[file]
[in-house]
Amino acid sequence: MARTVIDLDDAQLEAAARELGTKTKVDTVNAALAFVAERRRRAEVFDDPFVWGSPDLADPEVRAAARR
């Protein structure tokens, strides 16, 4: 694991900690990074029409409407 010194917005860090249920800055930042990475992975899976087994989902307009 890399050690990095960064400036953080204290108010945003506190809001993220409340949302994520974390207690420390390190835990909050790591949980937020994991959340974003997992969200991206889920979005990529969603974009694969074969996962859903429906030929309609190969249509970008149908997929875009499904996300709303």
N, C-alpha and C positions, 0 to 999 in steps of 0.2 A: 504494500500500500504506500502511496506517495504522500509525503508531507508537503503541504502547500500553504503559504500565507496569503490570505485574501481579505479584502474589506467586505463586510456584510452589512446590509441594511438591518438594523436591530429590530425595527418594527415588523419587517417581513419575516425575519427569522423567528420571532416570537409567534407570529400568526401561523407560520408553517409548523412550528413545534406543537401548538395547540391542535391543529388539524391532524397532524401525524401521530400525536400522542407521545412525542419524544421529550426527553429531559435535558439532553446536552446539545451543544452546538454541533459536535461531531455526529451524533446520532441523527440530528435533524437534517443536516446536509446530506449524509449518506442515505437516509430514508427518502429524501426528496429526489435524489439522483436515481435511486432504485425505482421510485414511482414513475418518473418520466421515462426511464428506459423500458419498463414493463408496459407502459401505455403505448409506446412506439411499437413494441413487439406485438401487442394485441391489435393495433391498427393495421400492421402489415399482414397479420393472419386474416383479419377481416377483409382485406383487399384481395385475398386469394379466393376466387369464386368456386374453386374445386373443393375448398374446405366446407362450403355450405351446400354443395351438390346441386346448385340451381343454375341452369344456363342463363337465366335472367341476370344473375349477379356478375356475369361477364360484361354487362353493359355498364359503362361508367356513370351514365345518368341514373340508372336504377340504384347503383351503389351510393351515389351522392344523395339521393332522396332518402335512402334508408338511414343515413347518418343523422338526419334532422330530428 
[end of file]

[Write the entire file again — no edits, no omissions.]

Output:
[in-house]
Amino acid sequence: MARTVIDLDDAQLEAAARELGTKTKVDTVNAALAFVAERRRRAEVFDDPFVWGSPDLADPEVRAAARR
């Protein structure tokens, strides 16, 4: 694991900690990074029409409407 010194917005860090249920800055930042990475992975899976087994989902307009 890399050690990095960064400036953080204290108010945003506190809001993220409340949302994520974390207690420390390190835990909050790591949980937020994991959340974003997992969200991206889920979005990529969603974009694969074969996962859903429906030929309609190969249509970008149908997929875009499904996300709303």
N, C-alpha and C positions, 0 to 999 in steps of 0.2 A: 504494500500500500504506500502511496506517495504522500509525503508531507508537503503541504502547500500553504503559504500565507496569503490570505485574501481579505479584502474589506467586505463586510456584510452589512446590509441594511438591518438594523436591530429590530425595527418594527415588523419587517417581513419575516425575519427569522423567528420571532416570537409567534407570529400568526401561523407560520408553517409548523412550528413545534406543537401548538395547540391542535391543529388539524391532524397532524401525524401521530400525536400522542407521545412525542419524544421529550426527553429531559435535558439532553446536552446539545451543544452546538454541533459536535461531531455526529451524533446520532441523527440530528435533524437534517443536516446536509446530506449524509449518506442515505437516509430514508427518502429524501426528496429526489435524489439522483436515481435511486432504485425505482421510485414511482414513475418518473418520466421515462426511464428506459423500458419498463414493463408496459407502459401505455403505448409506446412506439411499437413494441413487439406485438401487442394485441391489435393495433391498427393495421400492421402489415399482414397479420393472419386474416383479419377481416377483409382485406383487399384481395385475398386469394379466393376466387369464386368456386374453386374445386373443393375448398374446405366446407362450403355450405351446400354443395351438390346441386346448385340451381343454375341452369344456363342463363337465366335472367341476370344473375349477379356478375356475369361477364360484361354487362353493359355498364359503362361508367356513370351514365345518368341514373340508372336504377340504384347503383351503389351510393351515389351522392344523395339521393332522396332518402335512402334508408338511414343515413347518418343523422338526419334532422330530428 